Architecture collective unveils an ambitious vision for the future of the city of light.
The streets are paved with greenery. Chic folk glide by on gondolas, bicycles and airships. A vertical farm scales the Pompidou; solar panels gleam on every roof; and wind turbines turn more gracefully than even the Moulin Rouge… This could be Paris in the year 2100, according to an “exhibition of the imagination” by architecture collective Et Alors.
The French capital has committed to a widespread transformation from the most congested city in Europe to the first post-oil capital of the 21st century. The Paris Climate Protection Plan, adopted in 2007, pledged to cut citywide greenhouse gases to 75% of 2004 levels by 2050.
Since then the municipal bicycle sharing scheme Vélib has replaced 1,000 car trips a day, and an electric car hire project hopes to further curb emissions [see ‘Paris hosts the world’s first municipal EV hire scheme’].
Wall gardens have bloomed in the city, with 174 planned and 90 more sites mooted. And, although airship commuting may be a long way off, the Ballon de Paris gives passengers an aerial view of the city while alerting residents below to real-time air pollution levels.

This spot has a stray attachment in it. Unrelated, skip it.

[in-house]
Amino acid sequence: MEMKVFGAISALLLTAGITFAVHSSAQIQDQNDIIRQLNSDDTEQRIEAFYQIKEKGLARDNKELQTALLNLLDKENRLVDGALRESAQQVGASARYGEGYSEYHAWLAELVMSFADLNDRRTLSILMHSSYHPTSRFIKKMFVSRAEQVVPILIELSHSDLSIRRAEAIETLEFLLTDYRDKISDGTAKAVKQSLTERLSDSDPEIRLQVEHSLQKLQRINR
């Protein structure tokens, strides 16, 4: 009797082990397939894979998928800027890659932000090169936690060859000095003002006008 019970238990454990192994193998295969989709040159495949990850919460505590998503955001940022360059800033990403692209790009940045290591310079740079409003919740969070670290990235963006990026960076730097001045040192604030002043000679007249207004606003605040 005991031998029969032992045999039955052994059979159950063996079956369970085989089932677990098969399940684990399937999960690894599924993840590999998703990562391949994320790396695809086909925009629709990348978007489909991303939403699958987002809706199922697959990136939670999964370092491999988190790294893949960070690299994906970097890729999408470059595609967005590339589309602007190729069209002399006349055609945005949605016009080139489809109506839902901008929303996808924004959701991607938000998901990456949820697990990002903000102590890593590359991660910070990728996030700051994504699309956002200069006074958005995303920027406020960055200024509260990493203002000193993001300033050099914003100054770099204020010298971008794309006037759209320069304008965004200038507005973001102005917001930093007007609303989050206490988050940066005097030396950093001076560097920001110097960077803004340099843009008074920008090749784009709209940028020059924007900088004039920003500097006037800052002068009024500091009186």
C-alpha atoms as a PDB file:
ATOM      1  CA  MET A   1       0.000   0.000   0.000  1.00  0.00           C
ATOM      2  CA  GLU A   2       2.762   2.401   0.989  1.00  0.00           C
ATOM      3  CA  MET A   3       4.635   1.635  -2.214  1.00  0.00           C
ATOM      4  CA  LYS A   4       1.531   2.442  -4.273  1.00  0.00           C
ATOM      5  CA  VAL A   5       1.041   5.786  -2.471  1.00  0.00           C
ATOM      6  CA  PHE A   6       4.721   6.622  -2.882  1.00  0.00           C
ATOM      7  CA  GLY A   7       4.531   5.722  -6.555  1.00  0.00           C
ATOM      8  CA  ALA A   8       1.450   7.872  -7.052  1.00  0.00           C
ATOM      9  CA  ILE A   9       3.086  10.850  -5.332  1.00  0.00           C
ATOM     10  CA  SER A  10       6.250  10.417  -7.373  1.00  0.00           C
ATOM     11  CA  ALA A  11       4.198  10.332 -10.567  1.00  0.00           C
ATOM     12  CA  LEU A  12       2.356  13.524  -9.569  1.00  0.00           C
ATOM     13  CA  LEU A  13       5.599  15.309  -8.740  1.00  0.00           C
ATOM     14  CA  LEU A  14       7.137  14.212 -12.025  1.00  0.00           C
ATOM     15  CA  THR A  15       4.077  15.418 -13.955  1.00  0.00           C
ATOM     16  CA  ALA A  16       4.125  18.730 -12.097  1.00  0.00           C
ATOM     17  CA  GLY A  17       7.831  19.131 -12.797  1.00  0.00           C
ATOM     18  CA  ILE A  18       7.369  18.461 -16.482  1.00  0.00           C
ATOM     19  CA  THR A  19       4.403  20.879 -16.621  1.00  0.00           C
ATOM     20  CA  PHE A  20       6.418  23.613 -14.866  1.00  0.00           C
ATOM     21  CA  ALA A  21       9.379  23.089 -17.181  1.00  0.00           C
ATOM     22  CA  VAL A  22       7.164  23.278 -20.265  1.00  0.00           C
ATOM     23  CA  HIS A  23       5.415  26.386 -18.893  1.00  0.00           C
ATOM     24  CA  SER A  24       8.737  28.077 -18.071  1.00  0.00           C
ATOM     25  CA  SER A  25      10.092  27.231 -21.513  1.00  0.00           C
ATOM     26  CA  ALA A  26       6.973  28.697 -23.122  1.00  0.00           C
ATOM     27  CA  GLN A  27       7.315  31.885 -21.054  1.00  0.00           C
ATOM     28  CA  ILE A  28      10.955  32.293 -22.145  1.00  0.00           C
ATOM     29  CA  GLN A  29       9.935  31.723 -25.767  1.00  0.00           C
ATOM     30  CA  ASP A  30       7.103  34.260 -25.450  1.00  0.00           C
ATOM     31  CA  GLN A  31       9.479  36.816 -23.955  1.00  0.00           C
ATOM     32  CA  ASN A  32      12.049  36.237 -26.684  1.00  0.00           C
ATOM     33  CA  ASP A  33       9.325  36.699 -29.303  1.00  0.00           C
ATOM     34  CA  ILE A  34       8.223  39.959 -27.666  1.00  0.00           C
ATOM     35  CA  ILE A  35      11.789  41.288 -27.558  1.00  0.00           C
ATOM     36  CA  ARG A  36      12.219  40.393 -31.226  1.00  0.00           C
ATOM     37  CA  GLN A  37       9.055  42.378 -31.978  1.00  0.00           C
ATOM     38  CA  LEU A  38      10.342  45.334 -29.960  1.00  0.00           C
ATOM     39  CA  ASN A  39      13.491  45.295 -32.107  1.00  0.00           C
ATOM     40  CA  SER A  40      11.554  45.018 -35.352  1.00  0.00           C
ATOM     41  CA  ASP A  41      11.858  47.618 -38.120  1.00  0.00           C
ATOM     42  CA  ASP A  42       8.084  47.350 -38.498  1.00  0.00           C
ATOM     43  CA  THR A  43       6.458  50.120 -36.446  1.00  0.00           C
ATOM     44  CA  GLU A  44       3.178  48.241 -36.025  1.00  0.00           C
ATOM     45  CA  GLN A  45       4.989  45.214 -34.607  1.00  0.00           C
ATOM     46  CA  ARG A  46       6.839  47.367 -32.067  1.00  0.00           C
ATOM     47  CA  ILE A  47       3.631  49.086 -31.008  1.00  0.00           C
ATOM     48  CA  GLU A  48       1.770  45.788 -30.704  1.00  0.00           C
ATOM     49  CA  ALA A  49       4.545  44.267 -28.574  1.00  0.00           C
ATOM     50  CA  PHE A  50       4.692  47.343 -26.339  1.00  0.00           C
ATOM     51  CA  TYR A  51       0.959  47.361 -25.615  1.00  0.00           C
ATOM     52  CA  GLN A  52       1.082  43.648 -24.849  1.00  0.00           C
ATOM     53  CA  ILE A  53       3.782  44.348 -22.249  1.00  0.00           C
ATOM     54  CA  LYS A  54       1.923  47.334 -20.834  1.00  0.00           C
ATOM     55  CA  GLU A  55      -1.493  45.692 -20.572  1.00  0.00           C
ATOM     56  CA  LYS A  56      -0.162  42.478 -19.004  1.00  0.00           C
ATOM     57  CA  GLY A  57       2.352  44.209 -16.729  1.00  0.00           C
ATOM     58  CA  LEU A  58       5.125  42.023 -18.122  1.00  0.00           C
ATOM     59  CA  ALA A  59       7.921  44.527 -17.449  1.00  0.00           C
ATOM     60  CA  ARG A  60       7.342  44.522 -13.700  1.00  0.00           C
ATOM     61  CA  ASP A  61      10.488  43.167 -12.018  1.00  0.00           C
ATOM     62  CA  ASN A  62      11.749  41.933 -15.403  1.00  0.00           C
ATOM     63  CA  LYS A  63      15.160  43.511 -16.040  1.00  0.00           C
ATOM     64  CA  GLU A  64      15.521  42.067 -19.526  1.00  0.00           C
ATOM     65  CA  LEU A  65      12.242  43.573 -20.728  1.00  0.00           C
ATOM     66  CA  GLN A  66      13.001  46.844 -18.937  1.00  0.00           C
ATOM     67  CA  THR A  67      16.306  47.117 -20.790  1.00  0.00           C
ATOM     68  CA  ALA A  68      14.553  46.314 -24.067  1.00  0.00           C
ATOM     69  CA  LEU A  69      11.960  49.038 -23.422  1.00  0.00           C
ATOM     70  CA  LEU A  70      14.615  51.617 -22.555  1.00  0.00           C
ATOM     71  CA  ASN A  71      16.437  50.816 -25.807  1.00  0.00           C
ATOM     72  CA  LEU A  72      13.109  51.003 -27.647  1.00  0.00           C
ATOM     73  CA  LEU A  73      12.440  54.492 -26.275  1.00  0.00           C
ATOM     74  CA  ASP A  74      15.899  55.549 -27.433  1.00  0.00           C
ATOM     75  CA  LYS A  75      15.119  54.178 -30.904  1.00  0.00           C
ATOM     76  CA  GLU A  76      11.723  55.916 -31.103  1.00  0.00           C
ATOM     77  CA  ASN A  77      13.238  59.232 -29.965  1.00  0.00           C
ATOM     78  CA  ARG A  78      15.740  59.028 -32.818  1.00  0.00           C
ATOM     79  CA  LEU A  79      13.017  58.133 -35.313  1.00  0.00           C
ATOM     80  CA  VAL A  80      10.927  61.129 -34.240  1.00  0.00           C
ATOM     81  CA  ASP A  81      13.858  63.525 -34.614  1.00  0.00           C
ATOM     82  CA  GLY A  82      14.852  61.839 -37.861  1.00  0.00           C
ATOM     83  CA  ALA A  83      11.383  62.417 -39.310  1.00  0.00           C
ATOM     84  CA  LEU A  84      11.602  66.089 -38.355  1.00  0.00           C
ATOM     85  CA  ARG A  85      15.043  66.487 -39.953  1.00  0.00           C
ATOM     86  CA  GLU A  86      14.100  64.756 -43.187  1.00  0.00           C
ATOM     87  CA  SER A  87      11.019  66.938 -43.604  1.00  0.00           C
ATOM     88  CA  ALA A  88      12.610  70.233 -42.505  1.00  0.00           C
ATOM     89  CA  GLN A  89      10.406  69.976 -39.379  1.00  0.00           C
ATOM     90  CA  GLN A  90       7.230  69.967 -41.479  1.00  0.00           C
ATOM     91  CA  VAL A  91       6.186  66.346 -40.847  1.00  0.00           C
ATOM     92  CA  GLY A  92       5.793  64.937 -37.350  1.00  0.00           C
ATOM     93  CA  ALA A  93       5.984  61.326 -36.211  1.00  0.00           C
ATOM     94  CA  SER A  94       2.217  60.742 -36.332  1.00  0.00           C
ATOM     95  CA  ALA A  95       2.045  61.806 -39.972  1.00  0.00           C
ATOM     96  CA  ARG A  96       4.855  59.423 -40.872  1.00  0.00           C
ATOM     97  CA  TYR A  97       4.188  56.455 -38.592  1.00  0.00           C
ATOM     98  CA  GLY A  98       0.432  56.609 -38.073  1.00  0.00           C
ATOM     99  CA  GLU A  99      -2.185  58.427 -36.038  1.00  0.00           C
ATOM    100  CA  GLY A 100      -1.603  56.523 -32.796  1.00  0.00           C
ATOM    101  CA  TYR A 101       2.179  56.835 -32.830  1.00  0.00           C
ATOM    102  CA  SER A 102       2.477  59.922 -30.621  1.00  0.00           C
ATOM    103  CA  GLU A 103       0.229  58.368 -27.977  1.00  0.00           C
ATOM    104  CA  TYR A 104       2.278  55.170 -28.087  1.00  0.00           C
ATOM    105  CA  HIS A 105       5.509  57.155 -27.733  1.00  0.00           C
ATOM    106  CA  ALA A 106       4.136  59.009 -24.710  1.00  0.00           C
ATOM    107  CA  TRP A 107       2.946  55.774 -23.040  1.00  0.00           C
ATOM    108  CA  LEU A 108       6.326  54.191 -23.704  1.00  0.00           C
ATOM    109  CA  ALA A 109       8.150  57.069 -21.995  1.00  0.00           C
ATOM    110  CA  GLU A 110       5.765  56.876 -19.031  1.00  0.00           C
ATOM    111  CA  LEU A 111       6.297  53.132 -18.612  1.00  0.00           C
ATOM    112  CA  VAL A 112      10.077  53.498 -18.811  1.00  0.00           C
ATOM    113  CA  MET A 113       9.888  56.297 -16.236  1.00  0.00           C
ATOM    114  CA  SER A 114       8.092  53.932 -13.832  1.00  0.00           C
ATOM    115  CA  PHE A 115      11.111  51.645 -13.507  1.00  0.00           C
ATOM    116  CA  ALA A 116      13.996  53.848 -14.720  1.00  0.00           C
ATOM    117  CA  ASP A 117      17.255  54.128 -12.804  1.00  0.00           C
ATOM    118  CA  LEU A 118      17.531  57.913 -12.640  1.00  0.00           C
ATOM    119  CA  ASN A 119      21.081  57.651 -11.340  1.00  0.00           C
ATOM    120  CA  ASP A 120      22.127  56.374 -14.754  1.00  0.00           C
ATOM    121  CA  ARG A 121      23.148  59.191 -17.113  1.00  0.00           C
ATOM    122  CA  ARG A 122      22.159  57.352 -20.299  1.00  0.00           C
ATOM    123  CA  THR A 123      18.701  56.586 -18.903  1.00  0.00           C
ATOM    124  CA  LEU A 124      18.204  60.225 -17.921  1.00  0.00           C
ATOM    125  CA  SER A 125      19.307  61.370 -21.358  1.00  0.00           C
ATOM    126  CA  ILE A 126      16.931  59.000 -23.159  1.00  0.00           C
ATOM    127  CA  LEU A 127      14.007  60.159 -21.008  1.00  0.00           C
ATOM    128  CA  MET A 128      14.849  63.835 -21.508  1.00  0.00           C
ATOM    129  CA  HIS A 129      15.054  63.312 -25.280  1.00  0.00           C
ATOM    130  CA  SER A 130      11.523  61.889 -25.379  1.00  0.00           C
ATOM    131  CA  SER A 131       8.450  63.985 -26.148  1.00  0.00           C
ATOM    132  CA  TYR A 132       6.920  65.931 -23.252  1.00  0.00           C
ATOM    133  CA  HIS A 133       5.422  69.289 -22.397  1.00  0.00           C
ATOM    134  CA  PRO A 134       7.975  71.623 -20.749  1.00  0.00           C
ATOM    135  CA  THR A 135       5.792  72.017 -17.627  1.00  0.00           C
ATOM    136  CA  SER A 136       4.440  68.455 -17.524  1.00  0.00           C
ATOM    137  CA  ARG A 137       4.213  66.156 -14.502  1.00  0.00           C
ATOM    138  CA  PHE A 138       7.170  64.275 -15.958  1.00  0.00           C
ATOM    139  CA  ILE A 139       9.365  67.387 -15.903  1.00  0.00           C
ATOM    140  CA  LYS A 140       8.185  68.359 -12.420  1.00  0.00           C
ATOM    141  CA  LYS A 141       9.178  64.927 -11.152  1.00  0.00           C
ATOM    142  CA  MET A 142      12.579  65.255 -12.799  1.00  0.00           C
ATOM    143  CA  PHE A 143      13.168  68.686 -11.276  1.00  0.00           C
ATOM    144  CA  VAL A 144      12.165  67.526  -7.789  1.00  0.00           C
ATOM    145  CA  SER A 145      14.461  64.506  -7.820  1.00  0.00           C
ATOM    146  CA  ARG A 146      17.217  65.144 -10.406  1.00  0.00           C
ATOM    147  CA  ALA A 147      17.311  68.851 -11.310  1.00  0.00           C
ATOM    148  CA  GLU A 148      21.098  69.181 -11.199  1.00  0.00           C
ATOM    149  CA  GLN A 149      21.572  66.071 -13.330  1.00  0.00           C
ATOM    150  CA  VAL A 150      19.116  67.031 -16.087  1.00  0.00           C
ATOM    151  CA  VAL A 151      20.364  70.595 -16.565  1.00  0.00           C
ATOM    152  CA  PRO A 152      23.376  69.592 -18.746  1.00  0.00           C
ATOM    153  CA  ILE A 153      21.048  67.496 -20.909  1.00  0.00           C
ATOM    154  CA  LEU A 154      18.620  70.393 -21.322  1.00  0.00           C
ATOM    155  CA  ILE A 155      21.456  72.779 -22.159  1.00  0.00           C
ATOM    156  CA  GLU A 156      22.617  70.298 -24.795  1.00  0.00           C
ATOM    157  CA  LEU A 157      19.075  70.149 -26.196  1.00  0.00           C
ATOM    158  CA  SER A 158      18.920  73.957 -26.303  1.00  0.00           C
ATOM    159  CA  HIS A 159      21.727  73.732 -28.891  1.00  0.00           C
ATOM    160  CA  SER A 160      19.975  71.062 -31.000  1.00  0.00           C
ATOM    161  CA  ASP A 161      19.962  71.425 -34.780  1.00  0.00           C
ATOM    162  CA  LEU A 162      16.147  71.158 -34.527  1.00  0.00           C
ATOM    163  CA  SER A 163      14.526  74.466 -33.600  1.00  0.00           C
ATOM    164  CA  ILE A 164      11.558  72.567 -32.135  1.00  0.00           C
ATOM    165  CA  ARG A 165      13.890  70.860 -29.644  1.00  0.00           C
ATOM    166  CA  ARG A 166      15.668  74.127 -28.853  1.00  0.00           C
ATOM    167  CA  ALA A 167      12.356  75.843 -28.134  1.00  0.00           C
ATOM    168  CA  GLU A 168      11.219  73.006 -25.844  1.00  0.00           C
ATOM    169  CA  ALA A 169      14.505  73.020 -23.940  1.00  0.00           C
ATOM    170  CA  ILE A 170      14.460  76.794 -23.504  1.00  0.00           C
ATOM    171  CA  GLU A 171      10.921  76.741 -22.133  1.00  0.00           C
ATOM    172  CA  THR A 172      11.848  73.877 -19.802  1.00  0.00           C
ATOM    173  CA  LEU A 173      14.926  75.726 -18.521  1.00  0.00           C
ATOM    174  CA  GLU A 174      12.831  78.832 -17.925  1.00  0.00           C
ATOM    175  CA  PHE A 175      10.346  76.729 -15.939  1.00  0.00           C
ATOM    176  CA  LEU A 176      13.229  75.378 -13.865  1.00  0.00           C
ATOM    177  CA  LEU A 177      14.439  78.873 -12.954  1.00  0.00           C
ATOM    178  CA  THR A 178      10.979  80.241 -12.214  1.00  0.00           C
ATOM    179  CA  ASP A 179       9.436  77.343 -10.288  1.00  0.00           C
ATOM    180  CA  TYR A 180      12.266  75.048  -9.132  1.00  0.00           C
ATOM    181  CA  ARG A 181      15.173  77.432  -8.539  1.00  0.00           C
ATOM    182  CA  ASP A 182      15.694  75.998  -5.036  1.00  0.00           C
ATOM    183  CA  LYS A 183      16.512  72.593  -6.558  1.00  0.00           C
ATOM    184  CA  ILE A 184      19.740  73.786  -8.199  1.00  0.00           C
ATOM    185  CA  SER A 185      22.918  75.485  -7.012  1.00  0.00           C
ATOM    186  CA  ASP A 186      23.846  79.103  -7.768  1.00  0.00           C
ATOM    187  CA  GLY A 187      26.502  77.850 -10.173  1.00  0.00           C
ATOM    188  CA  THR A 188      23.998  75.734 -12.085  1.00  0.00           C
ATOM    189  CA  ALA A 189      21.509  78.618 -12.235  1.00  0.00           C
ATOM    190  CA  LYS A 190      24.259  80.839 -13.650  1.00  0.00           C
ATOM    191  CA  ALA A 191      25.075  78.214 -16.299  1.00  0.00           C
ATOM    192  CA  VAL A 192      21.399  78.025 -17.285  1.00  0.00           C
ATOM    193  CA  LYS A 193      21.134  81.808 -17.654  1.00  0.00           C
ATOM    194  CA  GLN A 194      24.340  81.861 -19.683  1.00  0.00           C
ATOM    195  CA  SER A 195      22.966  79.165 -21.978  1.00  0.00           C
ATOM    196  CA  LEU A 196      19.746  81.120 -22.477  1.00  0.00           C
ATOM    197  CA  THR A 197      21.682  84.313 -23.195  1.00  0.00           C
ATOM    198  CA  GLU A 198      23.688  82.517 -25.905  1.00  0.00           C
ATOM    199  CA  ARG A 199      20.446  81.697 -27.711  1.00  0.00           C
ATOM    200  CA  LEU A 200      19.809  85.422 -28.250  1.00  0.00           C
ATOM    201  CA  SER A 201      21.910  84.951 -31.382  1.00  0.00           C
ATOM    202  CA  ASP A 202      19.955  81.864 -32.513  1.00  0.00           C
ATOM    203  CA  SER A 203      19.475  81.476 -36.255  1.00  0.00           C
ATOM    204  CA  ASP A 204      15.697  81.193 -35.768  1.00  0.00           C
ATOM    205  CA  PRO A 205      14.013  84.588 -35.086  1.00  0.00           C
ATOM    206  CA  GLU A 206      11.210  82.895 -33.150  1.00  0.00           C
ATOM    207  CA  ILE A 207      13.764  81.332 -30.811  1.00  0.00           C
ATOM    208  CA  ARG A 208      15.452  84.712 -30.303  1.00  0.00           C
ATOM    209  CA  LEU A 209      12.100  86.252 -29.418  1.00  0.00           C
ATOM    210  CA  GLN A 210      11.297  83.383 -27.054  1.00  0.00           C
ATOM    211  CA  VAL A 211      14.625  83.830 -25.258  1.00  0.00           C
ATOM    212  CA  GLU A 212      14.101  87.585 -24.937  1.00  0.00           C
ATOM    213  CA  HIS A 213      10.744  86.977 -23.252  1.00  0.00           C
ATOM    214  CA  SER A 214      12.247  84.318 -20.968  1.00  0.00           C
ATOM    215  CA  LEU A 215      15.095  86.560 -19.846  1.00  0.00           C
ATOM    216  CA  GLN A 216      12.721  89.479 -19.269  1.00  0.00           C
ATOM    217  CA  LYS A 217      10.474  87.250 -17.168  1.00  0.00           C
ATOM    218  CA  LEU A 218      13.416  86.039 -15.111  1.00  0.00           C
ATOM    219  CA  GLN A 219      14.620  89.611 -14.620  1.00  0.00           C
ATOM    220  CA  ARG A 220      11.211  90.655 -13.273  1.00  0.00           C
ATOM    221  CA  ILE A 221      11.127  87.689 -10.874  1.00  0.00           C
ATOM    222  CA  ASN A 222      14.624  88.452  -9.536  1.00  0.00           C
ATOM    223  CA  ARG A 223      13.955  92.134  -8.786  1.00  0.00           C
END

Joe Ravetz, co-director of the Centre for Urban and Regional Ecology at the University of Manchester, says that while the exhibition images are entertaining and impressive, a thread of social realism could help to make them more powerful: “What’s happened to the massive flow of goods through the city? All the homeless people are out of sight.”
The Climate Protection Plan goes some way to addressing this concern, drawing on lessons learnt from the 2003 heat wave which proved fatal for some of the city’s most vulnerable inhabitants.
Measures include grants for the fuel poor, the drastic reduction of motor vehicles in the city during heat waves, shifting the burden of taxation to ‘eco’ taxes, and a register of the capital’s isolated and poorest residents to improve aid logistics.
Photo credit: mr berry / istock